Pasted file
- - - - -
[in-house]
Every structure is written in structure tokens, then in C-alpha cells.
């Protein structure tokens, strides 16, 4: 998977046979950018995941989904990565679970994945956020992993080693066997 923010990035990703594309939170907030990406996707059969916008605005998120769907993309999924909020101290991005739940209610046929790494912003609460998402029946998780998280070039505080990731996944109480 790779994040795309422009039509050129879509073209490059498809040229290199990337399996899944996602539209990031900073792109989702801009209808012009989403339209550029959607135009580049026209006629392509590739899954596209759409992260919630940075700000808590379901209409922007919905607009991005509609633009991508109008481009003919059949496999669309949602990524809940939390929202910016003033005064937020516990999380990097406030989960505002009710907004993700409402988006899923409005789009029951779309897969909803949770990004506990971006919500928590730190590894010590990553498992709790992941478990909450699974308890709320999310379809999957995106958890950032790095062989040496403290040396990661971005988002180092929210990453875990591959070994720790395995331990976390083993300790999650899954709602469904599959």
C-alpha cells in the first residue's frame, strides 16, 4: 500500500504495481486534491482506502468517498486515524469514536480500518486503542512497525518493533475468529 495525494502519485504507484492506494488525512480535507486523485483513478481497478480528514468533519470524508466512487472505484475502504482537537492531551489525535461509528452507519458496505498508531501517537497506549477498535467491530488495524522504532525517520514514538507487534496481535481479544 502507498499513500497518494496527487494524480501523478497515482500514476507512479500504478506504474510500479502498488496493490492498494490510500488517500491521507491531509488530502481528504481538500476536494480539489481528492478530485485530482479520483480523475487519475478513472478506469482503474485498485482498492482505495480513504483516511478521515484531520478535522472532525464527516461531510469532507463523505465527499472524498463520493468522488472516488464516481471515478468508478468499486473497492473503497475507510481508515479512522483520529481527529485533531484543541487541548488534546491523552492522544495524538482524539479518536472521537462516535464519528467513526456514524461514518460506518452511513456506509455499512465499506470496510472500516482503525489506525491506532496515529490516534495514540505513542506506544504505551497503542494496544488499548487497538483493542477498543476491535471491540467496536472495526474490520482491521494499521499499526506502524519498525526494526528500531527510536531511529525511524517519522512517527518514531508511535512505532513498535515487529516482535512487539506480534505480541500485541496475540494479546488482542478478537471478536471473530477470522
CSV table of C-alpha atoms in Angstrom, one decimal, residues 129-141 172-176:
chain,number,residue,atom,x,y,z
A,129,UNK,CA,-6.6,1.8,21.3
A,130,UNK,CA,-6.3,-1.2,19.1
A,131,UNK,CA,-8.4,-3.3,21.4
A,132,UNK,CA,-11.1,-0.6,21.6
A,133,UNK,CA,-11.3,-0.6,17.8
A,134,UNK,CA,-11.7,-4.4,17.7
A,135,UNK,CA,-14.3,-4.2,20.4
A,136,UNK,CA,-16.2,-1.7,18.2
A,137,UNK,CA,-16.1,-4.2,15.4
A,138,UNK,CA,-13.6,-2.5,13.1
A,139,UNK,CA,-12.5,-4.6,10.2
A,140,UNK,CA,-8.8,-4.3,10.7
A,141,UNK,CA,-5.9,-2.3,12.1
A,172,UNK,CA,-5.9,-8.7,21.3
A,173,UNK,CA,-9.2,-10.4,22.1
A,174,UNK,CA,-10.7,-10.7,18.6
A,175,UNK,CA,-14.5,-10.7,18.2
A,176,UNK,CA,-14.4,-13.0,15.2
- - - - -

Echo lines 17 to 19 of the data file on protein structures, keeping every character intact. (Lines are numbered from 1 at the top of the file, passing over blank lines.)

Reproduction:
A,139,UNK,CA,-12.5,-4.6,10.2
A,140,UNK,CA,-8.8,-4.3,10.7
A,141,UNK,CA,-5.9,-2.3,12.1